Chen Z, Ye X, Wang Y, Shen Z, Wu J, Chen W, Jiang T, Wu H, Xu X. The Efficacy of Backward Walking on Static Stability, Proprioception, Pain, and Physical Function of Patients with Knee Osteoarthritis: A Randomized Controlled Trial. Evid Based Complement Alternat Med. 2021 Jun 11;2021:5574966. doi: 10.1155/2021/5574966. PMID: 34221078; PMCID: PMC8213492.
Choi JY, Son SM, Park SH. A Backward Walking Training Program to Improve Balance and Mobility in Children with Cerebral Palsy. Healthcare (Basel). 2021 Sep 9;9(9):1191. doi: 10.3390/healthcare9091191. PMID: 34574964; PMCID: PMC8465093.
Chan WLS, Cheung YT, Lee YW, Teo AM, Wo HK, Wong Y. Reliability, Validity, and Minimal Detectable Change of Backward Walk Test in Older Adults With Dementia. J Geriatr Phys Ther. 2021 Mar 23. doi: 10.1519/JPT.0000000000000306. Epub ahead of print. PMID: 33782361.
Dewolf AH, Sylos-Labini F, Cappellini G, Ivanenko Y, Lacquaniti F. Age-related changes in the neuromuscular control of forward and backward locomotion. PLoS One. 2021 Feb 17;16(2):e0246372. doi: 10.1371/journal.pone.0246372. PMID: 33596223; PMCID: PMC7888655.
Godde B, Voelcker-Rehage C. More automation and less cognitive control of imagined walking movements in high- versus low-fit older adults. Front Aging Neurosci. 2010 Sep 1;2. pii:139. 30. Kurz MJ, Wilson TW, Arpin DJ. Stride-time variability and sensorimotor cortical activation during walking. Neuroimage. 2012;59:1602–1607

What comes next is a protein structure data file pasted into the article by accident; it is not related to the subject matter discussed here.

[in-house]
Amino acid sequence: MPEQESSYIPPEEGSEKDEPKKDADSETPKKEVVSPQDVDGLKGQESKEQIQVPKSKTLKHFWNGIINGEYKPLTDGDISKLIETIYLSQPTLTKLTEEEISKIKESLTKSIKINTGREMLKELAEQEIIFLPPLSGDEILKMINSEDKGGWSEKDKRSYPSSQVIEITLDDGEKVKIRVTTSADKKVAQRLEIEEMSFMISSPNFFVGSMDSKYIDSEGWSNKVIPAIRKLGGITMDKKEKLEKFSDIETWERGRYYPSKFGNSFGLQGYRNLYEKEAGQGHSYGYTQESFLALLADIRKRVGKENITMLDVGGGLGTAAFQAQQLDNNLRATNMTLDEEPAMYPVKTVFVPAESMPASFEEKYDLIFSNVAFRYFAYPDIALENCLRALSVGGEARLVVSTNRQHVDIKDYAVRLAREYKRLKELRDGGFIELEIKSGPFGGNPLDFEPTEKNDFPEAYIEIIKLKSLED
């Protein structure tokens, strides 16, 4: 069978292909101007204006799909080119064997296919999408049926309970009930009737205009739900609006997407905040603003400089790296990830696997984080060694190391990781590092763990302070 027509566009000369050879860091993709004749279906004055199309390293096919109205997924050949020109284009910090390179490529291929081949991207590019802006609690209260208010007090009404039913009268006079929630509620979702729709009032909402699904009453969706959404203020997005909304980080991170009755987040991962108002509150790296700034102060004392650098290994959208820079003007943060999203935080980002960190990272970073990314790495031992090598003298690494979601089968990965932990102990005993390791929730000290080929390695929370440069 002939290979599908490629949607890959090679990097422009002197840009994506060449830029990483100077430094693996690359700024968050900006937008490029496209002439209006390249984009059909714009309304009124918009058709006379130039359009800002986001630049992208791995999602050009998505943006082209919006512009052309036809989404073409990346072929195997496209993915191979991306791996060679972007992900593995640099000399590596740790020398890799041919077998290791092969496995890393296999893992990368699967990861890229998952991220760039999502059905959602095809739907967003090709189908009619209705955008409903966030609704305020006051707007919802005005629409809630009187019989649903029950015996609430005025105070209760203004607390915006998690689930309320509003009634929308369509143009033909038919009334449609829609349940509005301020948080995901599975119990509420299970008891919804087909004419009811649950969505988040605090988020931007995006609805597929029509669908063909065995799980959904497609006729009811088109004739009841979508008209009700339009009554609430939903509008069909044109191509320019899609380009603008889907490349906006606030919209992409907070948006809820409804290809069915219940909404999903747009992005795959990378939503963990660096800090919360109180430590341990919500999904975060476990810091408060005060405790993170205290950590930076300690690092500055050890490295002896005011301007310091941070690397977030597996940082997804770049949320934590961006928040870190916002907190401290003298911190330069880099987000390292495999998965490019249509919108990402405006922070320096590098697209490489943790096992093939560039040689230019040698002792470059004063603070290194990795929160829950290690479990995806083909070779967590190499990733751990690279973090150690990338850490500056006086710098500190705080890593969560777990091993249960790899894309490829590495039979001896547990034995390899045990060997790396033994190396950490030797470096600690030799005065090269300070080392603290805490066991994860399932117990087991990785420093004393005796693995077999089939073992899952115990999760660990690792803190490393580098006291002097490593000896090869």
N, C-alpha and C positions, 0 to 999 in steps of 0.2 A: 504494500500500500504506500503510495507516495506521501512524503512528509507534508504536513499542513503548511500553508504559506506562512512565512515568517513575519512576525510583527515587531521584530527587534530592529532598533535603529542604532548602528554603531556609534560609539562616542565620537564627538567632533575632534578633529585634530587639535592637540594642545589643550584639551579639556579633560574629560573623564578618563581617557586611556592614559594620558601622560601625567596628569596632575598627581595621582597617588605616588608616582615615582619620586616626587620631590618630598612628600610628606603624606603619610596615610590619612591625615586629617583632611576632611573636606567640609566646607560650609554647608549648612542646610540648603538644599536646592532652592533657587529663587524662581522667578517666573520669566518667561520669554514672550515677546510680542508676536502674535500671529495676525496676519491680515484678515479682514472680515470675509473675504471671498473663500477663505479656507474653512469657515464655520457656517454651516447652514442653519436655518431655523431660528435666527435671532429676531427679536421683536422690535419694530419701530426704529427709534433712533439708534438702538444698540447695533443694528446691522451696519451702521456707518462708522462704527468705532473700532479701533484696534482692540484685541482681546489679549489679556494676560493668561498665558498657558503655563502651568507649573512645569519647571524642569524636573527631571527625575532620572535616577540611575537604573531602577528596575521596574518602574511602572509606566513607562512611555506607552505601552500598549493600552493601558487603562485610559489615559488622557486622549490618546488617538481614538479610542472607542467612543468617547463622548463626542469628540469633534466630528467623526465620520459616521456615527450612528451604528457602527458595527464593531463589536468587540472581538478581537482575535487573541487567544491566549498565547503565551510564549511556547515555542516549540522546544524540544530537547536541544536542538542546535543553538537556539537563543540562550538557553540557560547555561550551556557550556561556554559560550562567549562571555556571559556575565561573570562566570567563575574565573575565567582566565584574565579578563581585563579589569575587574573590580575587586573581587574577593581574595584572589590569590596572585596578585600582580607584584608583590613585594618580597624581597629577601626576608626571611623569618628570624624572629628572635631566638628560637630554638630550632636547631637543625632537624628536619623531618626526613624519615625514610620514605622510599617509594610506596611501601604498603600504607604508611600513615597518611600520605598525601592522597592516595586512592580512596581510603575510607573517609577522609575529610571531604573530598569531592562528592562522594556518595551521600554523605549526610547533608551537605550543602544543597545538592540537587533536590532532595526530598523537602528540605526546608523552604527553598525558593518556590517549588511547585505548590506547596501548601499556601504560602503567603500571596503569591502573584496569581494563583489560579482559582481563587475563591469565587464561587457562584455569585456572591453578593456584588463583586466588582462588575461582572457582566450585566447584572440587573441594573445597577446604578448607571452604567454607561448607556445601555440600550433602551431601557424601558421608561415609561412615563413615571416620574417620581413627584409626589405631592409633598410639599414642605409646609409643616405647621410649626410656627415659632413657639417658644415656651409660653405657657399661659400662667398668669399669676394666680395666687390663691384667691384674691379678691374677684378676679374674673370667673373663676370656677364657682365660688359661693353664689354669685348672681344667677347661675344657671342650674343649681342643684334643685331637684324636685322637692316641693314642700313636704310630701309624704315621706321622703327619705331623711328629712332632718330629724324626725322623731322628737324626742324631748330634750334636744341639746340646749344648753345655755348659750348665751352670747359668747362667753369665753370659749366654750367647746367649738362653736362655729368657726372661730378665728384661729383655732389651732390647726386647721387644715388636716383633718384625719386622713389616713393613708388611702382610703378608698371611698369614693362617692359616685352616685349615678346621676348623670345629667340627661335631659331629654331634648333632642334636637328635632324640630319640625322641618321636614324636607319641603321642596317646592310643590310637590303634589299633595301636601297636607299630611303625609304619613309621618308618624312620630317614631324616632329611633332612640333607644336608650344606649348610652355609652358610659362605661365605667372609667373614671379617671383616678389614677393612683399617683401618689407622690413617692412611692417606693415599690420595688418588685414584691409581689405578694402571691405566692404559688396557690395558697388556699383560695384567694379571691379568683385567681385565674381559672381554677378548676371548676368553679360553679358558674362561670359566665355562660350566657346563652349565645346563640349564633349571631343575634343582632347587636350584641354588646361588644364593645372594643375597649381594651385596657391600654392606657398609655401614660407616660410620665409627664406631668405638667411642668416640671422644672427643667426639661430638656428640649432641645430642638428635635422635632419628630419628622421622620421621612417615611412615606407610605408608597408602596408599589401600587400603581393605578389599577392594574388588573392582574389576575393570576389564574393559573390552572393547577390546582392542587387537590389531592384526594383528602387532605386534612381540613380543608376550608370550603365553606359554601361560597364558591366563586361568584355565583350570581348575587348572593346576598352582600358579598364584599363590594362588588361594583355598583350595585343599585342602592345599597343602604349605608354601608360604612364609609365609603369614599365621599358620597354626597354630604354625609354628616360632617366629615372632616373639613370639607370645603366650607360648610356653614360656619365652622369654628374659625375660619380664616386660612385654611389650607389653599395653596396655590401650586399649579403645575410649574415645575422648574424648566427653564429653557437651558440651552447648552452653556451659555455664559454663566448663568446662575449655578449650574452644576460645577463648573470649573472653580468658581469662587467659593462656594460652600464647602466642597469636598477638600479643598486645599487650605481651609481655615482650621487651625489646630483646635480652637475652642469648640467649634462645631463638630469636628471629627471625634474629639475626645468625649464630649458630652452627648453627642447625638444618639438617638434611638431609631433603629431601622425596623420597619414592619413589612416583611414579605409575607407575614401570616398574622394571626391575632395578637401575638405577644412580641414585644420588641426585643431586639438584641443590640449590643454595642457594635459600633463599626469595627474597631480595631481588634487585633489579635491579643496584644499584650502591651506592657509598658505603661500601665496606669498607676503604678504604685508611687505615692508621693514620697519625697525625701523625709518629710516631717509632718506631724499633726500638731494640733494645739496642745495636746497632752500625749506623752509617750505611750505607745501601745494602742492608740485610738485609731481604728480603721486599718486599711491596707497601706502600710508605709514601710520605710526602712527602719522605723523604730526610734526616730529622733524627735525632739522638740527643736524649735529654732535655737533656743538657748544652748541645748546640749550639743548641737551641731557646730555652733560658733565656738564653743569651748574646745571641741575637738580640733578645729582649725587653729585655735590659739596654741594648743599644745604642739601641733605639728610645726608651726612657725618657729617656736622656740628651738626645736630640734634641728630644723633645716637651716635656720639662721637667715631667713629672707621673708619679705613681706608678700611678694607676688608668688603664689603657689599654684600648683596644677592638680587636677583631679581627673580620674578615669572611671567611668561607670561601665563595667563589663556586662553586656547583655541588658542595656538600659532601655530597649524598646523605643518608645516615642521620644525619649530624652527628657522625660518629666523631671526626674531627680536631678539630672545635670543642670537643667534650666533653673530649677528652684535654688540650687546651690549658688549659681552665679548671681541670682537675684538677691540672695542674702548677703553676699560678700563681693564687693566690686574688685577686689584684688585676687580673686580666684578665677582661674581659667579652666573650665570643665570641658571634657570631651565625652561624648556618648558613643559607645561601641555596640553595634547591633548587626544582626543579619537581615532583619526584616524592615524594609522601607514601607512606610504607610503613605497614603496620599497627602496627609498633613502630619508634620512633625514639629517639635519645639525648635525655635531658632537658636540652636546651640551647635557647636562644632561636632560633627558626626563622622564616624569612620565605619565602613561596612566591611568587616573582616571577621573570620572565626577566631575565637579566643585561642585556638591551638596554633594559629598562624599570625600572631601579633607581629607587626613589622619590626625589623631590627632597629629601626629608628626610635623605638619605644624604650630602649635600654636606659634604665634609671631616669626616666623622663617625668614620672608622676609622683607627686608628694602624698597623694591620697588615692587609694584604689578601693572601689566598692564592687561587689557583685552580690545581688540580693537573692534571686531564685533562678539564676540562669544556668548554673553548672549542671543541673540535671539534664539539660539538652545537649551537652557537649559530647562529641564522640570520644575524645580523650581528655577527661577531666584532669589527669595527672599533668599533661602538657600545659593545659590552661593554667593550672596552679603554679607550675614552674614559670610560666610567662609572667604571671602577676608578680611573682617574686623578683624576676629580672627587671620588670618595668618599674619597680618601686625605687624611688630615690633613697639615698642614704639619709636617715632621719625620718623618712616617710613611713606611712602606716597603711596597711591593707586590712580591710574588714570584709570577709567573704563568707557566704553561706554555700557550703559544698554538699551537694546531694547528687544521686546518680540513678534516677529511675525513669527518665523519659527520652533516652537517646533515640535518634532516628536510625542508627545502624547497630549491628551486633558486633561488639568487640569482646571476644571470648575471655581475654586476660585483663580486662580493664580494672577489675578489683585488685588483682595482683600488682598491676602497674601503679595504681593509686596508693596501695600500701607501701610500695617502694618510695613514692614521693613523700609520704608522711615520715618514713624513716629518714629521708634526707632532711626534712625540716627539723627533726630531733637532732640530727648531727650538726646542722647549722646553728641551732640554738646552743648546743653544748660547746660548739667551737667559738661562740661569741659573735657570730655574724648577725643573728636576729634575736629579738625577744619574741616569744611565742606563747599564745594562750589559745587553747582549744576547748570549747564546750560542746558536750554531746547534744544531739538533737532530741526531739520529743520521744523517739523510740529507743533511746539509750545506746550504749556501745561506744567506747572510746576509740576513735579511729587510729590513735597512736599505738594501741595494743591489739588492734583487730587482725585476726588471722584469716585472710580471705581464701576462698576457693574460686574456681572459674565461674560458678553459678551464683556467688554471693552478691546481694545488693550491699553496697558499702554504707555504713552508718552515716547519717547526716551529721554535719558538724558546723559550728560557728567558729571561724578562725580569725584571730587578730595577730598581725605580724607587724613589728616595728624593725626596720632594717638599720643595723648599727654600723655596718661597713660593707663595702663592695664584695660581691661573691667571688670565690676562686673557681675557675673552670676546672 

Grobbelaar R, Venter R, Welman KE. Backward compared to forward over ground gait retraining have additional benefits for gait in individuals with mild to moderate Parkinson's disease: A randomized controlled trial. Gait Posture. 2017 Oct;58:294-299. doi: 10.1016/j.gaitpost.2017.08.019. Epub 2017 Aug 18. PMID: 28843186.
Kachanathu S.J., Hafez A.R., Zakaria A.R. Efficacy of backward versus forward walking on hamstring strain rehabilitation. J. Ther. Rehabil. Res. 2013;2:8–14. doi: 10.5455/ijtrr.00000017)
Soda N., Ueki T., Aoki T. Three-dimensional motion analysis of the ankle during backward walking. Phys. Ther. Sci. 2013;25:747–749. doi: 10.1589/jpts.25.747.
Taulbee L, Yada T, Graham L, O'Halloran A, Saracino D, Freund J, Vallabhajosula S, Balasubramanian CK. Use of Backward Walking Speed to Screen Dynamic Balance and Mobility Deficits in Older Adults Living Independently in the Community. J Geriatr Phys Ther. 2021 Oct-Dec 01;44(4):189-197. doi: 10.1519/JPT.0000000000000290. PMID: 33534335.
Wang J, Xu J, An R. Effectiveness of backward walking training on balance performance: A systematic review and meta-analysis. Gait Posture. 2019 Feb;68:466-475. doi: 10.1016/j.gaitpost.2019.01.002. Epub 2019 Jan 3. PMID: 30616175.
Wen H, Wang M. Backward Walking Training Impacts Positive Effect on Improving Walking Capacity after Stroke: A Meta-Analysis. Int J Environ Res Public Health. 2022 Mar 12;19(6):3370. doi: 10.3390/ijerph19063370. PMID: 35329056; PMCID: PMC8956083.
Winkler P., DeMarch, E., Campbell, H. Smith, M. Use of real-time multimodal sensory feedback home program improved backward stride and retention for people with Parkinson Disease: A pilot study,Clinical Parkinsonism & Related Disorders,Volume 6,2022,100132, ISSN 2590-1125,
Winter D.A. Biomechanics of normal and pathological gait: Implications for understanding human locomotor control. Mot. Behav. 1989;21:337–355. doi: 10.1080/00222895.1989.10735488)
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101: Why the 3 Meter Backward Walking Test Should Be Essential in Your Evaluations and Exactly How To Use It with Valerie Carter